Dating hookup love
Here’s a peek at my experiences with the two apps, Tinder and Coffee Meets Bagel, and how they stack up.
When you open the app, you’re presented with a match. It became a way to pass the time, to look at guys’ pictures and judge them without consequences. That said, I did chat with a few interesting people on Tinder. After that, I hit a lull for a few months without any date offers, once I started admitting in chats that I was only on the quick-and-easy app to make new friends and not to hook up.You swipe left to pass or right to connect with someone, and you can then reach out or move on from there. I even ended up having dinner with a 30-year-old at a swanky restaurant and didn’t pick up any signals that he just wanted to hook up. Undeterred, I moved on to Coffee Meets Bagel (CMB) with high hopes; a few months prior, my friend had married a guy she met through the app.It becomes clear pretty quickly why people call Tinder the hook-up app; the language within the app assumes a light-hearted, casual attitude. But I knew it wasn’t going anywhere when he started making comments along the lines of “oh, you’re still young, you still have time” and “once you get to be my age, your bones just start feeling more tired.” (For the record, he wasn’t even that much older than me.) In any case, there were no sparks and I never heard from him again. Many considered this app to be safer and more reliable.With every match, I could “send a message” or “keep playing.” Though I honestly started with the intent of finding true love, after a few weeks, I realized that the app at its core just wasn’t set up for seriousness. Date number two began with an awkward moment at a coffee shop. Your account is linked to your Facebook profile so that you’re only shown matches who are friends of friends—though you have to use “beans,” the app’s internal currency, to see who those mutual friends are if you want to get their opinion.You’re limited to liking or dismissing one profile, or “bagel,” a day, and each comes with longer, more personalized bios along with photos, age, and other self-reported information like religion, ethnicity, or job description.I did occasionally opt to cash in on beans to ask friends whether they knew a few of my “bagels.” The problem though is that so many people are Facebook friends with acquaintances they’ve only met once or twice, so in reality those bagels might as well have been strangers.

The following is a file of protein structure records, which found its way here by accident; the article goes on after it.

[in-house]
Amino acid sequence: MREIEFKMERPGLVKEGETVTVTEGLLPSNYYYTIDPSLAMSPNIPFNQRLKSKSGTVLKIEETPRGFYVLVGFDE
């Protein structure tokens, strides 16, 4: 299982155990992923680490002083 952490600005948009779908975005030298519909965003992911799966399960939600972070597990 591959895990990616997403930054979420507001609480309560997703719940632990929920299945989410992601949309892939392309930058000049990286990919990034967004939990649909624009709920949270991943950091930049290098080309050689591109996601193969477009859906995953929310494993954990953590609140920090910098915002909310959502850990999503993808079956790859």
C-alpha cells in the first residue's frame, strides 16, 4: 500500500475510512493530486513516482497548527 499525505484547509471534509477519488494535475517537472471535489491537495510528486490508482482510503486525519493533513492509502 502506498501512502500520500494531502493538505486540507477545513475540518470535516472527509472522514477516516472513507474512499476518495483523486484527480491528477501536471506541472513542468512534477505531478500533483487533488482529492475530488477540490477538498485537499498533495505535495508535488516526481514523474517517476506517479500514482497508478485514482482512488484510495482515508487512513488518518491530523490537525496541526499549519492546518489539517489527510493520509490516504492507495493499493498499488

Still, I did go on quite a number of dates through CMB, compared to the two from Tinder, and I noticed a difference right away.
The mentality of the people on the app was diverse, even from date to date.
It’s no longer news that dating in 2014 is drastically different from how it was 10 years ago.
Many people have attributed the change to the rise of social media or the popularity of Korean dramas—but especially the ubiquity of online dating apps.
And like it or not, it looks like the apps are here to stay.
So, as an unattached Mochi staffer interested in finding a potential future boyfriend, I decided to test out two of the most popular options for myself.